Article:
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The Journey Begins

This is the second in a series of blog posts from Rebecca Christianson, an Associate Professor of Applied Physics at Olin College who is in Tunisia as a Fulbright Specialist. She is blogging about her experiences while she is away.

The TSA didn’t bat an eye at the suitcase full of robots I took through security.  Packing for this trip has been quite the adventure in and of itself.  While in Tunis, I will not only be doing professional development workshops for the faculty, I will also be teaching some mini classes for students.  And, as I far prefer to teach with hands on materials, teaching classes means bringing equipment.  Hence the suitcase full of robots as my carry-on and the checked bag packed with magnets and wires and various other things that I’m sure looked very strange going through the x-ray machine.

My red-eye flight to Rome was uneventful. I even managed to sleep some.  In the morning, we flew right over the dramatically beautiful snow-covered Alps just as the sun was rising.  It was so spectacular that it almost made up for the sun rising at 12:30 AM Boston time and being confronted with the most insufficient cup of tea in the world: tea is not meant to be served in espresso cups, Alitalia!

In Rome, unfortunately, airport security did care about the robots and made me completely unpack my carry-on right there on the x-ray machine belt, much to the amusement of a couple of young kids watching and much to the consternation of the long line of people behind me.  I then set out on a quest for a decent cup of tea and gelato for breakfast (why not?) before my flight to Tunisia.

The flight to Tunis was also uneventful except that when boarding the plane, they insisted on checking my suitcase full of robots for ‘security reasons.” The flight was short, taking a route across the sparkling Mediterranean Sea and then curving around to approach Tunis from the south over beautiful picturesque olive groves.

Once in Tunis, I had to wait in a long line for passport control before I got to the baggage carousel.  At the baggage carousel, my large checked bag was there but the suitcase containing the robots was nowhere to be seen.  As there were very few bags left on the carousel from my flight, and no new bags appearing, I went to the lost luggage desk.  There, I was unhelpfully told there was no record, so I should just go back to the carousel and wait.  Surprisingly, when I did that, my bag finally appeared!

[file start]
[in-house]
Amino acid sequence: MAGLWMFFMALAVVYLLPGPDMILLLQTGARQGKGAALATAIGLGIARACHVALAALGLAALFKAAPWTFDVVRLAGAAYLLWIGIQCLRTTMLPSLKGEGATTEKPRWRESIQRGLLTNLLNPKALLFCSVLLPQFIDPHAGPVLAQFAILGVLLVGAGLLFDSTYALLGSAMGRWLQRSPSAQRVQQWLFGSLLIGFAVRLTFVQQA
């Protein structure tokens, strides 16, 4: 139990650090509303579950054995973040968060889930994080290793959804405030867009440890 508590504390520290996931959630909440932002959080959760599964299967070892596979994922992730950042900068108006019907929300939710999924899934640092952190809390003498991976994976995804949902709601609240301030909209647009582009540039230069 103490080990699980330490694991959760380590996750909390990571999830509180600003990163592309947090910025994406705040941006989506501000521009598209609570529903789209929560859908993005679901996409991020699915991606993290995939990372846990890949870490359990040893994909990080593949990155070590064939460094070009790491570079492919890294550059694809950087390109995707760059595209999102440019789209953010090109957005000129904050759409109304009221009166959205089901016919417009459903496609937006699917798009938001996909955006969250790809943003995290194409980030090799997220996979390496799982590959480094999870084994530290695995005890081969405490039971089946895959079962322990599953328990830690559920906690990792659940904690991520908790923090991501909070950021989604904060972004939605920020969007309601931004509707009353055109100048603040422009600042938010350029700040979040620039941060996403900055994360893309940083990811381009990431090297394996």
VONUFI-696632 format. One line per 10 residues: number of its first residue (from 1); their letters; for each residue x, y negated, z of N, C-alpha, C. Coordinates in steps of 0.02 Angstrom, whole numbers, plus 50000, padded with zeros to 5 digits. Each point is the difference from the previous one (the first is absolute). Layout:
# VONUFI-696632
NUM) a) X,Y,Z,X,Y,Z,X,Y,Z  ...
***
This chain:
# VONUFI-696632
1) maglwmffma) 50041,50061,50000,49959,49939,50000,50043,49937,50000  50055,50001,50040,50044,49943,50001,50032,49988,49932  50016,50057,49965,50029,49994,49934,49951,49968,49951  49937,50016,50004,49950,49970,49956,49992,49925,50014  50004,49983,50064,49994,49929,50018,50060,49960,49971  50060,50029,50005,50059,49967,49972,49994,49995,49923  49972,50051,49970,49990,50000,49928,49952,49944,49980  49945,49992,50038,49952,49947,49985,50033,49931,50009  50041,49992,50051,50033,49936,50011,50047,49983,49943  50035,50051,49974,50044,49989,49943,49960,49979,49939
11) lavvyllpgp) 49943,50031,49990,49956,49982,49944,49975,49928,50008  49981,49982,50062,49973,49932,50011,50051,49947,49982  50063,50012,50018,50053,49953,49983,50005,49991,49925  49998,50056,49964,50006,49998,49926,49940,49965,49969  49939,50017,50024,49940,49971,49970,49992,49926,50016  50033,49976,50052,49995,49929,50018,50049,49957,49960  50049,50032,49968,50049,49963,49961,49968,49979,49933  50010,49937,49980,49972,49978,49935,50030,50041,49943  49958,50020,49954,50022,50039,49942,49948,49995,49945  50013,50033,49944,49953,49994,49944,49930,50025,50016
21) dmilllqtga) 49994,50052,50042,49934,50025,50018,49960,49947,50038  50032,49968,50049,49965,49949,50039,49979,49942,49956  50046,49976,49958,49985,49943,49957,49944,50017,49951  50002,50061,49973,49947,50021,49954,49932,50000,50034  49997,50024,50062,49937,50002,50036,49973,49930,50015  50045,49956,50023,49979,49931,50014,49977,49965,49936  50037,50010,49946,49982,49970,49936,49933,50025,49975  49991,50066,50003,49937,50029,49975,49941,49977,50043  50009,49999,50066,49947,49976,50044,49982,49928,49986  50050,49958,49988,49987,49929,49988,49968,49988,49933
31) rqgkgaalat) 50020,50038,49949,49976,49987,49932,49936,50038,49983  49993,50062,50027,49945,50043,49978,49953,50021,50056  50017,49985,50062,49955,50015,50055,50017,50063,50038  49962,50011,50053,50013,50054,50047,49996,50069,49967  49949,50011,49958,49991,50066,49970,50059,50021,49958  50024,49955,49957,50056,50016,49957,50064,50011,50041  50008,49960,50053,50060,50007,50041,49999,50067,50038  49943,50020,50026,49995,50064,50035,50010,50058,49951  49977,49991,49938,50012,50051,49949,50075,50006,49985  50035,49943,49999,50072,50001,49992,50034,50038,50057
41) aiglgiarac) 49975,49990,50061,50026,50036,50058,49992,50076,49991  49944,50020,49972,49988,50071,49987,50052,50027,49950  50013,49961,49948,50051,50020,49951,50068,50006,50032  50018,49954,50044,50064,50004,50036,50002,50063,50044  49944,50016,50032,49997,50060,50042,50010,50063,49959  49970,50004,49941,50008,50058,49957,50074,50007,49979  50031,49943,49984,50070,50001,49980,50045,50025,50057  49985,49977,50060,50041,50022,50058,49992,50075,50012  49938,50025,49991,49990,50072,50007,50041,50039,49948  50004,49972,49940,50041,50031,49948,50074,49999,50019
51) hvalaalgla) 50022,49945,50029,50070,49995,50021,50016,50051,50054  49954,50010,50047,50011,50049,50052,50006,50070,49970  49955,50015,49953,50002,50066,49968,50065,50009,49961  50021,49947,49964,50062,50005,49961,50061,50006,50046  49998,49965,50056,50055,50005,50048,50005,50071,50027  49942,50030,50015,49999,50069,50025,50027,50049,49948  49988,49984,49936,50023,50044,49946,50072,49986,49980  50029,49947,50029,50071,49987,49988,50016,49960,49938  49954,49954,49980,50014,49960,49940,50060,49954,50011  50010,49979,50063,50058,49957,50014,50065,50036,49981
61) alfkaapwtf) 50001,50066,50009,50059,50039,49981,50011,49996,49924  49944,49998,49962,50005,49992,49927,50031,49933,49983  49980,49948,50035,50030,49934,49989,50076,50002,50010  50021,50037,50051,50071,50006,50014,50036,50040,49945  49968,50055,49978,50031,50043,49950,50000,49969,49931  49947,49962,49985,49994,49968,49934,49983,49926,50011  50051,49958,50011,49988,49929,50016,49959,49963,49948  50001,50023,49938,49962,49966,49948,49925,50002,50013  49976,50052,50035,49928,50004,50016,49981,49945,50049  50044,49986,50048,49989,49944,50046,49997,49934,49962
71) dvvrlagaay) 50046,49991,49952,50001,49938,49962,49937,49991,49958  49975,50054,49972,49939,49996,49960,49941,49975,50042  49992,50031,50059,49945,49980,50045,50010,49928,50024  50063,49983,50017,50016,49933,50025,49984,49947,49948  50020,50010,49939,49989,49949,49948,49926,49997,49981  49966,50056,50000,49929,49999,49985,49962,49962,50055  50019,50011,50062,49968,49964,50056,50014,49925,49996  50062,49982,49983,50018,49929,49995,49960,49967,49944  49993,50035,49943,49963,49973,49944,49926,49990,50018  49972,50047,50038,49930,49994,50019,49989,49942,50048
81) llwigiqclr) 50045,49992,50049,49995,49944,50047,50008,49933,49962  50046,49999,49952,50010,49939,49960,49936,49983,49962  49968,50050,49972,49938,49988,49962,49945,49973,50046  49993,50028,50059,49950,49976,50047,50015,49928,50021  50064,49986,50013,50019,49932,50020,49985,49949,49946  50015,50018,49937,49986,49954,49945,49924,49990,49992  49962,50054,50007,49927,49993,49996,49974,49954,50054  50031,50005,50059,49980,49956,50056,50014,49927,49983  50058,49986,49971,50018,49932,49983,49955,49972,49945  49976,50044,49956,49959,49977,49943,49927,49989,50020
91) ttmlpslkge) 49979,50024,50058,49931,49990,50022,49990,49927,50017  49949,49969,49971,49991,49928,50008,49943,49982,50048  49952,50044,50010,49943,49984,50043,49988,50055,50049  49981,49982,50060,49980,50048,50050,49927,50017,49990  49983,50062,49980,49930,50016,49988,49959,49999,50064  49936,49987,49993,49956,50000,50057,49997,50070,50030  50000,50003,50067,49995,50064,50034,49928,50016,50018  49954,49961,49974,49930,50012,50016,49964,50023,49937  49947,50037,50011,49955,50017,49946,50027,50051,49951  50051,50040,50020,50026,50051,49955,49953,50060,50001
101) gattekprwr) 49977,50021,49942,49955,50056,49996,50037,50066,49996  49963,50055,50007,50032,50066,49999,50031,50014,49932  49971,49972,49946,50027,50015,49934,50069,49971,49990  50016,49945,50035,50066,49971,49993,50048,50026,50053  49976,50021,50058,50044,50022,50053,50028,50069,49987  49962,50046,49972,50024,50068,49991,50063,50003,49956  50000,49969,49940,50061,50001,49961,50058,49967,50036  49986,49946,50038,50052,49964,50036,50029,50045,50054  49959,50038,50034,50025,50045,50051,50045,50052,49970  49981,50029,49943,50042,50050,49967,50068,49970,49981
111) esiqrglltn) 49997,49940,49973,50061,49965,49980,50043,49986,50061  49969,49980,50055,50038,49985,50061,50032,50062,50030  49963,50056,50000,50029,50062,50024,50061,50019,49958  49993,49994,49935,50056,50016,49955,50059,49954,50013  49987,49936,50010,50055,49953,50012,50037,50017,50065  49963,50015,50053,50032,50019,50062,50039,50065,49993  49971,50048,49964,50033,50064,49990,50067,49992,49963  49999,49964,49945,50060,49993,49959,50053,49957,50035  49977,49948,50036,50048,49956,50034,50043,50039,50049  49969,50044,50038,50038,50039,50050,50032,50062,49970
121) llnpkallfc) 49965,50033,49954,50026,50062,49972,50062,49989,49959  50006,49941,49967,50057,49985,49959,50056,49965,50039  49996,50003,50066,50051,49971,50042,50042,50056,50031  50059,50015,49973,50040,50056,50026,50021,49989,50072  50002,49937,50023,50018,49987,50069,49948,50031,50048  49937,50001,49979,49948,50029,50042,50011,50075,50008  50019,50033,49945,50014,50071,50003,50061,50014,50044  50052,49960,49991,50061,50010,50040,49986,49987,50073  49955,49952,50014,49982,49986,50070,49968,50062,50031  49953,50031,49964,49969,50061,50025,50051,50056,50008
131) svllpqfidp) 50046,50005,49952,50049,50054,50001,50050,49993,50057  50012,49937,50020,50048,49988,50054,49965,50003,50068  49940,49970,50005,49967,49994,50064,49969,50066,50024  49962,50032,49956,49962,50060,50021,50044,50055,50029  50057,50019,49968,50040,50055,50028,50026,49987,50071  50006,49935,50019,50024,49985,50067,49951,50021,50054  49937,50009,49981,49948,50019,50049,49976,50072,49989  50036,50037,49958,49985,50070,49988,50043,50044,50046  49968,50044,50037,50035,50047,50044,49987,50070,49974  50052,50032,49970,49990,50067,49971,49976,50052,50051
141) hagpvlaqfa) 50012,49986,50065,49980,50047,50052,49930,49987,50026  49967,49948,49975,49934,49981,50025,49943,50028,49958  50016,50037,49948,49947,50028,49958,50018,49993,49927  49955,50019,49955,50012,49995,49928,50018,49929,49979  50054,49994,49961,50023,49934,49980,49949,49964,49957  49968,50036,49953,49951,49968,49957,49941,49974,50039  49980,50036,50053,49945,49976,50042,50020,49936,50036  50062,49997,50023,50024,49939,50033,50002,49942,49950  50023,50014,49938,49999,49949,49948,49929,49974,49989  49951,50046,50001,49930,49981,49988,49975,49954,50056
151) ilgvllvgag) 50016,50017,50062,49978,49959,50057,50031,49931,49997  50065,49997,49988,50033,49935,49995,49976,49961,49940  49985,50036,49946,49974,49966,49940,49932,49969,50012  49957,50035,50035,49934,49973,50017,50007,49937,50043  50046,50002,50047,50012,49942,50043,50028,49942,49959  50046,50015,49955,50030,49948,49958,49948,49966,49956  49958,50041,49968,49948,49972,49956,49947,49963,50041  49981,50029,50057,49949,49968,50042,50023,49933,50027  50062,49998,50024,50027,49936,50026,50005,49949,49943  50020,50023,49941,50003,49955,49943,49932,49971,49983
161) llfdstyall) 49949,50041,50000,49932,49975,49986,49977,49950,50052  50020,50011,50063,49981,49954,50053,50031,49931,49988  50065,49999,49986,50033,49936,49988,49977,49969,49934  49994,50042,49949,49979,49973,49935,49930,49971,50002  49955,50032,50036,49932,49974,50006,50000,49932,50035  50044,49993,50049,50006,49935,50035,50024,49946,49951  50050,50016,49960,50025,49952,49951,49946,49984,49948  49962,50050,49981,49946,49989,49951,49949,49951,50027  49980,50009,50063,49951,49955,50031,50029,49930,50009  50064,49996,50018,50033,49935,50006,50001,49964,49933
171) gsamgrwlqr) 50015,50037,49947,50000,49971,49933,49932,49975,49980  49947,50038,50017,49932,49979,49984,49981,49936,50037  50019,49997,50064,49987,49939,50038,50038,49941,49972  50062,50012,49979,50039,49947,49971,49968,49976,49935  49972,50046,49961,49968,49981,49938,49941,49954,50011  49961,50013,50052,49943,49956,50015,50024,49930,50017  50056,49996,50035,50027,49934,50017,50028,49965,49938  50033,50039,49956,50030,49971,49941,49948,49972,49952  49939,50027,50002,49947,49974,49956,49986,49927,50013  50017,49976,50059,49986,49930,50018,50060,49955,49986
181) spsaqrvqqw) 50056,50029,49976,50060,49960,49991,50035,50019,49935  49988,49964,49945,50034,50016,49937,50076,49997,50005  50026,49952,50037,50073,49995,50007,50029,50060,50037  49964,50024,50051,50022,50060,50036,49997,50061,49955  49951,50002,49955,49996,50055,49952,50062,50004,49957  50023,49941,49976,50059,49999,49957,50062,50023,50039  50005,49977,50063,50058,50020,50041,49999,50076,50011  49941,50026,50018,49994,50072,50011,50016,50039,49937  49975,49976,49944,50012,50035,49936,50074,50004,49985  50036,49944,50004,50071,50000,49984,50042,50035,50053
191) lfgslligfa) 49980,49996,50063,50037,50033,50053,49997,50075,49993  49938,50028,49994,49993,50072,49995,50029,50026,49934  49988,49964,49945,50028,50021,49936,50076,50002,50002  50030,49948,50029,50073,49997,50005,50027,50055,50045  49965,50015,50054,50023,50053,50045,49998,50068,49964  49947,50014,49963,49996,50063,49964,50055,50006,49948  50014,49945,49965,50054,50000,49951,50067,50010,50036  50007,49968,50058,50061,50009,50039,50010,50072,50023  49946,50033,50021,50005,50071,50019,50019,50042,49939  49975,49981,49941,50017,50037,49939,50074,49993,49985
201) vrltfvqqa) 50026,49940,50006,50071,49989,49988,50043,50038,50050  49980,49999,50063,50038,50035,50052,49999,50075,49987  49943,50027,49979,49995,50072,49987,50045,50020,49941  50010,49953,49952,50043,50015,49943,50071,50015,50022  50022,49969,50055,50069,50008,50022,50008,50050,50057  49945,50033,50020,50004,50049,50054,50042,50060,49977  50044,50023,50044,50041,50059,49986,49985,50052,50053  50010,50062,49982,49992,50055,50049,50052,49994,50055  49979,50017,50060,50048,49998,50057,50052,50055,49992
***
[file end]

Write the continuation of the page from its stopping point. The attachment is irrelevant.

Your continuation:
To my shock, the robots had made it!  Ok, they still had to make it through customs, but other than entertaining the customs officer a bit I had no trouble making it through.  I acquired a local sim card for my phone, changed a bit of money to Tunisian dinars and headed out to meet my hosts.

By this point, my host Salah and his assistant Asma had been waiting for me for nearly two hours and were frantic that something had happened to me. Salah had gone out of the airport to see if I had somehow gotten by them, but Asma spotted me instantly when I walked out of customs (I kind of stick out in a crowd here).  I explained about the delay and they understood completely. 

The afternoon passed pleasantly with settling into my apartment and having a lovely lunch of home-cooked traditional Tunisian food with Salah and his family.  None of Salah’s family spoke English, but Asma, who speaks perfect English and is acting as my translator with Salah, told me I should relax and eat, and so didn’t translate most of the conversation.  It was friendly and companionable, and the food was delicious.  I felt bad about being such an inert guest, but with only a couple hours of sleep, even if the conversation had been in English, I wouldn’t have been all that articulate.  Asma, Salah and his family were all kind and gracious hosts.

Back at my apartment, I established that neither my original sim card, nor the one I picked up at the airport would work to connect my phone for cellular service.  This left me feeling surprisingly adrift:  all alone in a foreign country without even the ability to call my family.  And unable to search the web for solutions to the sim card issue because I didn’t have a functioning sim card.  It was like the Shel Silverstein poem about the boy who (literally) loses his head and can’t even think about how to find it because he’s lost his head.  Thankfully, when I finally decided to quit sulking about it and step outside my apartment, I was immediately greeted by my next-door neighbor with the name and password of a wifi network I could use:  Salah or Asma must have realized this was likely the only way to get me the information with my cell phone not connecting.  So, connectivity to the outside world restored, I chatted briefly with my family, took a short walk outside in the sun to see the stunning mosque just down the street from my apartment, and am now just about ready to call it a night.  

I have many more thoughts to share on food, headscarves, and how it (already) feels to be a woman walking alone on the streets here, but these will have to wait for future posts.  The evening call for prayer is drifting down the street from the mosque.  I am very tired and ready for some sleep. 

Tomorrow the real adventure begins as I will meet the faculty and students of Esprit for the first time.